Section: Homelessness & Rough Sleeping

Court of Appeal finds failings in assessing a homelessness case of a man at risk of self-harming

Posted 23.10.19
Osbornes Law: Further reading

The Court of Appeal has quashed a council decision that said a young man (Mr G) with mental health problems and at risk of self-harming and suicide was not in priority need for housing when facing homelessness.

The court heard how Mr G faced homelessness when eviction proceedings were brought against his mother. He applied as homeless to Lambeth, which provided emergency accommodation pending a decision.

Originally, the council said Mr G was homeless and eligible for assistance, but not in priority need for accommodation because he was "not significantly more vulnerable when compared to an ordinary person when homeless".

This decision, the court heard, was upheld on review by RMG Limited, to which Lambeth outsources such cases.

The Court of Appeal found that the RMG review officer failed to explain why she had disregarded evidence from a distinguished consultant psychiatrist that Mr G's symptoms would be at risk of worsening if he were made homeless, and he would particularly "be at risk for command hallucinations, demanding that he self-harm and/or hang himself".

London law firm Osbornes Law, who acted for Mr G, said "the case throws the spotlight on the London Borough of Lambeth and other councils outsourcing decision-making and medical opinions relating to homelessness".


Mayor doubles budget to help London's rough sleepers

Posted 22.10.19
Mayor of London: Further reading

The Mayor of London, Sadiq Khan, has more than doubled his rough sleeping budget to £19.2 million to help more homeless Londoners than ever off the streets.

Last year, 8,855 people were seen sleeping rough on the streets of London by outreach workers - more than double the number in 2010/11.

The £19.2m funding will be used to support and expand the Mayor's Life Off The Streets programme - made up of shelters, outreach teams and support services working across London to help rough sleepers.

During 2018/19, the Mayor's No Second Night Out service - helping those who are seen sleeping rough for the first time - worked with more than 1600 people, of which 79% were not seen rough sleeping again that year.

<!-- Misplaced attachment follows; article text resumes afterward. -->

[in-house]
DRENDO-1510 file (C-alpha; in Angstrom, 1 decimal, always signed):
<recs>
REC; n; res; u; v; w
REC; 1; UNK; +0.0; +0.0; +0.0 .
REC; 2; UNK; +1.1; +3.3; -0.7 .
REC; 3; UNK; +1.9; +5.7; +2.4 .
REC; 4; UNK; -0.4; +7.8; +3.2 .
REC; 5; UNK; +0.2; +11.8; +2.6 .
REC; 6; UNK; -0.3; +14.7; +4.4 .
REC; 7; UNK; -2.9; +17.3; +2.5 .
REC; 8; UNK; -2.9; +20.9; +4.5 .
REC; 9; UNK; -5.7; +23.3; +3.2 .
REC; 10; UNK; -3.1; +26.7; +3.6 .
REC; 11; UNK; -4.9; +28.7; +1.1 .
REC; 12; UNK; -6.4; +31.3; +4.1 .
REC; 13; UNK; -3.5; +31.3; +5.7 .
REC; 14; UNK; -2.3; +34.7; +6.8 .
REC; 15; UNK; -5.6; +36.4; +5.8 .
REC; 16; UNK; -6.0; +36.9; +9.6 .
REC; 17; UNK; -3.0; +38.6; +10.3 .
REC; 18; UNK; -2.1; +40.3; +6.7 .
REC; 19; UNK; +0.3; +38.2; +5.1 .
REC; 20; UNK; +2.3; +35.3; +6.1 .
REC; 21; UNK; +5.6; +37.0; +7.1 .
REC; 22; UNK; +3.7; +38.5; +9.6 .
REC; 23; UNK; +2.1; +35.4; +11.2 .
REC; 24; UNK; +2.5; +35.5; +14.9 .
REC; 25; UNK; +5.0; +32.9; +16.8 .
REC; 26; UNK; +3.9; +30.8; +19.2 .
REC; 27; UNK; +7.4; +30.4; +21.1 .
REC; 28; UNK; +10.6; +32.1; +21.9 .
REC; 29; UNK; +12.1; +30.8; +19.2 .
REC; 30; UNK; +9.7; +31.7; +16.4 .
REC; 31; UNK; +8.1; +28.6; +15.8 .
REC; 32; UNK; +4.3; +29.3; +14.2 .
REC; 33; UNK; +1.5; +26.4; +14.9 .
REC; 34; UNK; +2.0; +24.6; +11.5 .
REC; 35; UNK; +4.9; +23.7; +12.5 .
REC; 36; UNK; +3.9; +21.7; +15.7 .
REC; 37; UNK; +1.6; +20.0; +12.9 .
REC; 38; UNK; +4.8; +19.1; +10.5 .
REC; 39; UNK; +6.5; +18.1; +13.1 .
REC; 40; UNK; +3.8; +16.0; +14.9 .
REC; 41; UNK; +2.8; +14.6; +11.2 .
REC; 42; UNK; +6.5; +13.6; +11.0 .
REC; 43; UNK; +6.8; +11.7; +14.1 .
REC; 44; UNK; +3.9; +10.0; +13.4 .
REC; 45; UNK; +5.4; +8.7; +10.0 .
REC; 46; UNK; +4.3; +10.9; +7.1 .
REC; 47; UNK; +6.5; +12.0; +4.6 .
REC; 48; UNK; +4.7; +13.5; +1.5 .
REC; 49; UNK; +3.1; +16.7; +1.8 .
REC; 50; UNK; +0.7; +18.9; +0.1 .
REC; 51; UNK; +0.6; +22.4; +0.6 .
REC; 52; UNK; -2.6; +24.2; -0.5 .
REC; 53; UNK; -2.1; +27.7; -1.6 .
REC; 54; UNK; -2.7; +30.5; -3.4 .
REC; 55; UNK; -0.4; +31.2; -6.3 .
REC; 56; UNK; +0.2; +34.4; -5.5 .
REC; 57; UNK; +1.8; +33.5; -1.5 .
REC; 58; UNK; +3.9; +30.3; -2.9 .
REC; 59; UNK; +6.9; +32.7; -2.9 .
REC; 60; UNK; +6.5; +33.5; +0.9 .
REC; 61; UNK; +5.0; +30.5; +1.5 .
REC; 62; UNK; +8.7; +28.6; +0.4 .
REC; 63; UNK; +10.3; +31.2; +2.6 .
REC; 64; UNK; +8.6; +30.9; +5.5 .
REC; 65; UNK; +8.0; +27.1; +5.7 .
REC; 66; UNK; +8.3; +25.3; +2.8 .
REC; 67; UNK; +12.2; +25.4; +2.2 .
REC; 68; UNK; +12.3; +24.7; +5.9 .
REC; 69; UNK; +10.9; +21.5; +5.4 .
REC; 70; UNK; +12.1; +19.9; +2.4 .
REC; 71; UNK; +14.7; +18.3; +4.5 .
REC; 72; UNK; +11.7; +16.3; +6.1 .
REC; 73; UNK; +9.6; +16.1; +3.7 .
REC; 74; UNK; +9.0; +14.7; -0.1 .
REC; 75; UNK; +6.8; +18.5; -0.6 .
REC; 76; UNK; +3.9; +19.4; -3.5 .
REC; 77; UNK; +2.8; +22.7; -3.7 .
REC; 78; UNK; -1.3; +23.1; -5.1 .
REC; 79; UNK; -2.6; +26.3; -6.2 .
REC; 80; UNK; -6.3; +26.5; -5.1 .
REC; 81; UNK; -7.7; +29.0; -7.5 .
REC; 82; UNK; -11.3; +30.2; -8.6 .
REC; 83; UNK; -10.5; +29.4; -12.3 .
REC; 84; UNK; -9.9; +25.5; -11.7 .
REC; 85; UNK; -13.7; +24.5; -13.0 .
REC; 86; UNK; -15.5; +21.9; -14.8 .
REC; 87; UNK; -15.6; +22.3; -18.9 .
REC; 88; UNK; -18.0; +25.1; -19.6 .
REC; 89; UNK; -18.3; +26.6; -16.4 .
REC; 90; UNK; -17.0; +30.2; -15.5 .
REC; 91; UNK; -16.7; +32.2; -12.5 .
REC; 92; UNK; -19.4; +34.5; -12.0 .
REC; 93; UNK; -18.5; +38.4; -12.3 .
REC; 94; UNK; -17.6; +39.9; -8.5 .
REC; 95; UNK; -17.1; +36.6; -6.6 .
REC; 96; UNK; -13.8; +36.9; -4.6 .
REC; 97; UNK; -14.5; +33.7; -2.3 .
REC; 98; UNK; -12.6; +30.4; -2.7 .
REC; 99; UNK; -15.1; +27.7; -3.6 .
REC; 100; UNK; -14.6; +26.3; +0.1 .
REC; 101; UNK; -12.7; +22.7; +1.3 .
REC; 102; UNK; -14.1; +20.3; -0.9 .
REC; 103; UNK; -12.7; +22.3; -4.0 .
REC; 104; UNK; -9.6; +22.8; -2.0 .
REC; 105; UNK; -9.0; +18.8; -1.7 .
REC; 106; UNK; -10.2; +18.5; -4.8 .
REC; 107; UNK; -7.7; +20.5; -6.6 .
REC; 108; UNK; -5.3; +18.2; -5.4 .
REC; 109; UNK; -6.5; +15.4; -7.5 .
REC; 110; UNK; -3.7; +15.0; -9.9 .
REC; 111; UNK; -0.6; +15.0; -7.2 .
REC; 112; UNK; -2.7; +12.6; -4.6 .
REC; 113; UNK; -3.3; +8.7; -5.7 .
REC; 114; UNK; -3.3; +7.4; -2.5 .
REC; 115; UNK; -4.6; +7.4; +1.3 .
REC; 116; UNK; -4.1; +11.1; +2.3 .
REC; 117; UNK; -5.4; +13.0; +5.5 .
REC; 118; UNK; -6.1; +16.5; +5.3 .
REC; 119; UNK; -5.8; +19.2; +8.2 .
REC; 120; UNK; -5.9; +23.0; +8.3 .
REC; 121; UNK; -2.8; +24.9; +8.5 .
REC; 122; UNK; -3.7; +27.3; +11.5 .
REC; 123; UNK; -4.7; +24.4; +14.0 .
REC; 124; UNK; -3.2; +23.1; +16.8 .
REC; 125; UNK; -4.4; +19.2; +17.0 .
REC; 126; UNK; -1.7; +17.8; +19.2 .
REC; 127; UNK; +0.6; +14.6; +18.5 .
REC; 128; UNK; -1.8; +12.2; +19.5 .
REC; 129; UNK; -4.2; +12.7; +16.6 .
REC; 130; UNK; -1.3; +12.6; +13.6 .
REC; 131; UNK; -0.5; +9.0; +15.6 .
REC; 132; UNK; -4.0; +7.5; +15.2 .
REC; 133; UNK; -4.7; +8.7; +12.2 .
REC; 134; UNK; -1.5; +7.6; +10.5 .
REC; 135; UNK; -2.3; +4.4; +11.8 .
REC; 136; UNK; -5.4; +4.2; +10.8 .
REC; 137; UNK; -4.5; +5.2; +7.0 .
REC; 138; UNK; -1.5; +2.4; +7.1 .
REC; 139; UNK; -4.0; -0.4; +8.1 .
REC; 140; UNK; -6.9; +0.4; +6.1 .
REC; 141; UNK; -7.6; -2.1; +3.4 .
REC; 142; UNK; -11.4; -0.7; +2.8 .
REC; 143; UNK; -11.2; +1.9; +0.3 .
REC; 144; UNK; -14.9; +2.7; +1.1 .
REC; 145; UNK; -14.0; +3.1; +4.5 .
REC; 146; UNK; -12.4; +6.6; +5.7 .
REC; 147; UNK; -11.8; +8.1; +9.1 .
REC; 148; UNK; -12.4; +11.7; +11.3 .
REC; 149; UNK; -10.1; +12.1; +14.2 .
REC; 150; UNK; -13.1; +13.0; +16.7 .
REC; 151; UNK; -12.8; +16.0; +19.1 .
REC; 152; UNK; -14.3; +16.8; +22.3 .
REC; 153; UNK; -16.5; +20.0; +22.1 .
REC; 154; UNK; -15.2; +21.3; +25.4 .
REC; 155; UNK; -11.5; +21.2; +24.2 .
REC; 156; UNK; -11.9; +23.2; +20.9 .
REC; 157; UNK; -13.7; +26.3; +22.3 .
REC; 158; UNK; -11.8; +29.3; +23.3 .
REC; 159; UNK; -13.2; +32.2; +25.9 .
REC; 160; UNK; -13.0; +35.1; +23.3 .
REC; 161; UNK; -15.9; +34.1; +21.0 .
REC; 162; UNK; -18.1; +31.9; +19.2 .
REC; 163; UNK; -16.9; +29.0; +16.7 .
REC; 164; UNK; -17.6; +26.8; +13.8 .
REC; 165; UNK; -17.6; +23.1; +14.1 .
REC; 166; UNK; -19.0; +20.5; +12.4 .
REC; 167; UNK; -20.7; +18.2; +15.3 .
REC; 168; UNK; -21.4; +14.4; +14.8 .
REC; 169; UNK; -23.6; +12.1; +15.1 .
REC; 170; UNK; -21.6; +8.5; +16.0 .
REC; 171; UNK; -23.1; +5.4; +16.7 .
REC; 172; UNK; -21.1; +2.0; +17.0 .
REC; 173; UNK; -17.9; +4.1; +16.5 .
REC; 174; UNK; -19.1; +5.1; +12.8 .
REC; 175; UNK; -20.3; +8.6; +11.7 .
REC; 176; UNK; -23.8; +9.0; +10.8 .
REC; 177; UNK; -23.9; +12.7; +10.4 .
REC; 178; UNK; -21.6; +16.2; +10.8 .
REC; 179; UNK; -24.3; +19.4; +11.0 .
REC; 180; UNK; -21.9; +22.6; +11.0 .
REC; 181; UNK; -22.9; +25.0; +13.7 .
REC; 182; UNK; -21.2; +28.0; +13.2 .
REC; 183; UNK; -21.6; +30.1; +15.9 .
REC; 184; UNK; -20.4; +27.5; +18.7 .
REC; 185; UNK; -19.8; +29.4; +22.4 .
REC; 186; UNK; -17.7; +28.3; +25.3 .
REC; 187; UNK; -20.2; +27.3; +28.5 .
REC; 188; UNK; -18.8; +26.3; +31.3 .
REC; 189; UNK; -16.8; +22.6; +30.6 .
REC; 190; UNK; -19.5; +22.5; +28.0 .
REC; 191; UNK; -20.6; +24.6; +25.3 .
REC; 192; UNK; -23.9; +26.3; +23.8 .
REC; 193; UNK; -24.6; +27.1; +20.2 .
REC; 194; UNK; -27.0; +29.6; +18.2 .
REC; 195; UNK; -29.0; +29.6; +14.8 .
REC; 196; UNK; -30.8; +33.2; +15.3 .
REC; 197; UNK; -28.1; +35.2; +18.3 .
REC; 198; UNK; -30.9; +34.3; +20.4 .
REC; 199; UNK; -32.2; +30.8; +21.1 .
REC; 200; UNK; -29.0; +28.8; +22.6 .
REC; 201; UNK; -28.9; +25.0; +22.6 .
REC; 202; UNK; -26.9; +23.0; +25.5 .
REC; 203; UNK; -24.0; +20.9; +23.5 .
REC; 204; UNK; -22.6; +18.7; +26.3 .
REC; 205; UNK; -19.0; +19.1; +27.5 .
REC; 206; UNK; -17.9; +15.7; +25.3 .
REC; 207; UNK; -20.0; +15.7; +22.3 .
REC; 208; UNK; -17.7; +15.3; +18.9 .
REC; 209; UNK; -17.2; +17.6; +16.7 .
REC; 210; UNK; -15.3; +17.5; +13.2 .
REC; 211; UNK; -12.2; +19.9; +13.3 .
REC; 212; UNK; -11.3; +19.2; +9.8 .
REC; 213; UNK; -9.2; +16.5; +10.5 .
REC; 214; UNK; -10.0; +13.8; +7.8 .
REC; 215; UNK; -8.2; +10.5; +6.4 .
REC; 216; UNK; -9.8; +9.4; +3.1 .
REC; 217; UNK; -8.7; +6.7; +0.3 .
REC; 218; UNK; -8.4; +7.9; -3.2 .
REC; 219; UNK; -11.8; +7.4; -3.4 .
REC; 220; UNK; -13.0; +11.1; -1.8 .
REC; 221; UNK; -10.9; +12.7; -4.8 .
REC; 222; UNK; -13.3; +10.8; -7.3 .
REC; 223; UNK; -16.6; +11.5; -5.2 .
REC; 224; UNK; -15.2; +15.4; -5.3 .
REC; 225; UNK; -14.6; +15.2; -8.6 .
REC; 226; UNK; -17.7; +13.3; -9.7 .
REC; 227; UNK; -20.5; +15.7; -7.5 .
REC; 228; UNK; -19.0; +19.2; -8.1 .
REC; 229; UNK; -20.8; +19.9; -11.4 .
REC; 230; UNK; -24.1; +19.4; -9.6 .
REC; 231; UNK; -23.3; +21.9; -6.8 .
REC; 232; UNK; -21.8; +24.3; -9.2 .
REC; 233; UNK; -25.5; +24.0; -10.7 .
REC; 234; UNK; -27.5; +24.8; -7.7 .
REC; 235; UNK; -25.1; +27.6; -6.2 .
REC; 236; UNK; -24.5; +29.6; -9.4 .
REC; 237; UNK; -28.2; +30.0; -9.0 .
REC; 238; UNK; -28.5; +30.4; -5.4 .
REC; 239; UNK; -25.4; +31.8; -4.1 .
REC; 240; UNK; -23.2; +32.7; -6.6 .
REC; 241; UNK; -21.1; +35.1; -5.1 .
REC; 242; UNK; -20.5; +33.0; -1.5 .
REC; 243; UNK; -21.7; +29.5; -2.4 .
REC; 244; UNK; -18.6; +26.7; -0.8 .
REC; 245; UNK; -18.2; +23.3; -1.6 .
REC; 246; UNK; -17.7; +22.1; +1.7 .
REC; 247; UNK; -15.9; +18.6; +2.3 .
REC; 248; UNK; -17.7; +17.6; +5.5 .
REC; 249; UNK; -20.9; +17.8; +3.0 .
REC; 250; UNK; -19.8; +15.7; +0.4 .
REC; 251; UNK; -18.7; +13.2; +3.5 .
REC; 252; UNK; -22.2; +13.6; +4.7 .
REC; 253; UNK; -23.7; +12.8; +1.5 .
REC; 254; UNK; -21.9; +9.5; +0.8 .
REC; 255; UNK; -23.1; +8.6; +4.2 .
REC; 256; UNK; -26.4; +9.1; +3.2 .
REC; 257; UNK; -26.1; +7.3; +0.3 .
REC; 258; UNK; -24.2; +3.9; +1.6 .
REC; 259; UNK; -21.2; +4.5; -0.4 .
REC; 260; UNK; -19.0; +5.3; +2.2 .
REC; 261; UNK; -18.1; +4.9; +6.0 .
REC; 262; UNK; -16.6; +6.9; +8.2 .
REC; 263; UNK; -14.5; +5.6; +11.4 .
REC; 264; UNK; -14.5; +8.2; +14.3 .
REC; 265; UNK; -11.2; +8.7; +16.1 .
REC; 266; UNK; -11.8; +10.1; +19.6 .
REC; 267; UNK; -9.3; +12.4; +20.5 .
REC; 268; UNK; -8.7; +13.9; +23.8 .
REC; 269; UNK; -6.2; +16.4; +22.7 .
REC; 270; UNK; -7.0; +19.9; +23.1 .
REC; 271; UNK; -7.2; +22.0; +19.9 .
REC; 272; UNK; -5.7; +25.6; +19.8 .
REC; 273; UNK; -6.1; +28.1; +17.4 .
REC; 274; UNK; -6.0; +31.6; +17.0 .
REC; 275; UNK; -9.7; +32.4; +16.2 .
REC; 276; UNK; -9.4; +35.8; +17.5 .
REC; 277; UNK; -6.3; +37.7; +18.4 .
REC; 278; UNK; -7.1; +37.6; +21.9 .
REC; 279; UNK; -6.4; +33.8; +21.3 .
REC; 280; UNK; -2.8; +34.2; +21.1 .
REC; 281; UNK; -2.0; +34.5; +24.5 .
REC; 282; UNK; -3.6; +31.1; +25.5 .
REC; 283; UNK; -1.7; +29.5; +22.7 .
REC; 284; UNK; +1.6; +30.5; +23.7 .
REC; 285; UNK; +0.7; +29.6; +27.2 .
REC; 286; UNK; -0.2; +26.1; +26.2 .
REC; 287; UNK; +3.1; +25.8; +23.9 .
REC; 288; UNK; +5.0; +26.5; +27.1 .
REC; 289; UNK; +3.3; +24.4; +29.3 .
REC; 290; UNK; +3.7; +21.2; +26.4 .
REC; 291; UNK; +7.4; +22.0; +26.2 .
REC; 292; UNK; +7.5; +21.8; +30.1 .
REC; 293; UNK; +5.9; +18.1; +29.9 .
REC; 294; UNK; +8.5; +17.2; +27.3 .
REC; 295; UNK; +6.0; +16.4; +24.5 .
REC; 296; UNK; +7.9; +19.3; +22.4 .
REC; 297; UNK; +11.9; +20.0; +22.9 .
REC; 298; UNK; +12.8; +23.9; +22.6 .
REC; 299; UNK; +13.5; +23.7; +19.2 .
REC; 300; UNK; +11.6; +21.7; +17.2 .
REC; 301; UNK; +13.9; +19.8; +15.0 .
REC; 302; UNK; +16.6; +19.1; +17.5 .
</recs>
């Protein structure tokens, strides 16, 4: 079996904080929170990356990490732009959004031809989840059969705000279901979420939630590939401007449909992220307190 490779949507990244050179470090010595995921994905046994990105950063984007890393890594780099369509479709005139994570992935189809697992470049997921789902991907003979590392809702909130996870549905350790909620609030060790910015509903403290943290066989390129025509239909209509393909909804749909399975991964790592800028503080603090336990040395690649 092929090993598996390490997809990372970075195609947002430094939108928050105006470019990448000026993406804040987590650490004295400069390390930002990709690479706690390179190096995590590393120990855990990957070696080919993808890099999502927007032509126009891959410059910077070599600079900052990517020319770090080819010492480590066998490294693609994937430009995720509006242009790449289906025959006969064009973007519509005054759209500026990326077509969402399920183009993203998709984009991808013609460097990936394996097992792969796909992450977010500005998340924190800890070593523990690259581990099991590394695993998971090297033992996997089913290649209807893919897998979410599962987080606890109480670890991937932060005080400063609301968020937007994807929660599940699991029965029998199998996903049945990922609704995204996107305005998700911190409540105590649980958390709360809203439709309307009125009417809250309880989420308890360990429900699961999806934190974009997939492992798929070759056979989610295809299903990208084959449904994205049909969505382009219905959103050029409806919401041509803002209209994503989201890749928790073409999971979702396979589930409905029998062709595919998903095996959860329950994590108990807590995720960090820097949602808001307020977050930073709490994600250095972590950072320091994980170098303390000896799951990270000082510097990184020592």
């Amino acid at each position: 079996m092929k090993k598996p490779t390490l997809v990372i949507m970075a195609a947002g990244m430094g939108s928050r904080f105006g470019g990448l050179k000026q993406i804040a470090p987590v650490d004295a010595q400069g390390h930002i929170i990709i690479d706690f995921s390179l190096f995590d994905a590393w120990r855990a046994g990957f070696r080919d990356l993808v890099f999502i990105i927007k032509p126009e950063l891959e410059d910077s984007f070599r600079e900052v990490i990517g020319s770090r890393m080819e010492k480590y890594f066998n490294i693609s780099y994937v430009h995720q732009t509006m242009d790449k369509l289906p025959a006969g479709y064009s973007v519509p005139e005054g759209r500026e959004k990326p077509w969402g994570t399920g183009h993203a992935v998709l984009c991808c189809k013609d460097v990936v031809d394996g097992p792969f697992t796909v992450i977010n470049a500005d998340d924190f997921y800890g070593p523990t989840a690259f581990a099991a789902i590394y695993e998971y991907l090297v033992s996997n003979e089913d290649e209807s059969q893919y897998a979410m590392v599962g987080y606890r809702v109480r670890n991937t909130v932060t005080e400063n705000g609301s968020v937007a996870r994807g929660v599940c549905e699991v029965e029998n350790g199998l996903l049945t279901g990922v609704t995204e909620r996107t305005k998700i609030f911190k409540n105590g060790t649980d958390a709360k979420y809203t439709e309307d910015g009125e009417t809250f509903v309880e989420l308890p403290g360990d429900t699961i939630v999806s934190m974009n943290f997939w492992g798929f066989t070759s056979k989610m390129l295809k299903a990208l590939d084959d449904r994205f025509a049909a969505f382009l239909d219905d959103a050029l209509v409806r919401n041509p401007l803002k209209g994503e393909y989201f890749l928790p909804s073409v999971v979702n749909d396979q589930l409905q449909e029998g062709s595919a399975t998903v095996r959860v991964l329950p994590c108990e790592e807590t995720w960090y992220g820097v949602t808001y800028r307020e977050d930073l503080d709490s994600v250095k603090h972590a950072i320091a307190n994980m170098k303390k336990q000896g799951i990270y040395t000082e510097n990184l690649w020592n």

Loopholes in homelessness legislation mean the most vulnerable can be denied help

Posted 21.10.19
The Bureau of Investigative Journalism: Further reading

An article based on research by the Bureau has concluded that more than 32,000 homeless families in England and Wales have been abandoned by councils since 2015 because they missed at least one step in a rigid process for getting help.

Leading campaigners worry vulnerable people are being left on the streets because of things as minor as missing an email or an undelivered letter.

The Bureau has found that one specific clause in Welsh housing legislation has given cash-strapped councils the means to close thousands of cases for those with complex needs.

That loophole has now been brought into English law, with tens of thousands of families affected in a single year.

The article highlights the Housing (Wales) Act - which since its introduction in 2015, councils have closed more than 4,500 cases because the housing officer deemed the applicant "uncooperative". A further 5,000 cases were closed due to "loss of contact".

Once a case is closed, the only option is to restart the weeks-long process again from the beginning.

In England, in the first year after the introduction of the Homelessness Reduction Act, 22,000 households have been left without help because of "loss of contact".


Mayor of London launches scheme to help rough sleepers with mental health needs

Posted 10.10.19
Mayor of London: Further reading

The Mayor of London has announced a new £2.35 million scheme to support people with mental health needs sleeping rough in the Capital.

Last year, half of all people sleeping rough in London were recorded as having mental health needs, but many do not have access to the specialist support and treatment they need.

This new two-year project will test how new collaborative ways of working can provide targeted support and help people leave the streets for good.

Dedicated teams of mental health practitioners will join outreach workers on the streets. The teams could also include specialist input from a psychologist, psychiatrist or a peer support worker.

People sleeping rough will be provided with flexible, accessible mental health support - which better understands their needs and ensures they receive the appropriate assessment and treatment.


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Reporting on October 2019

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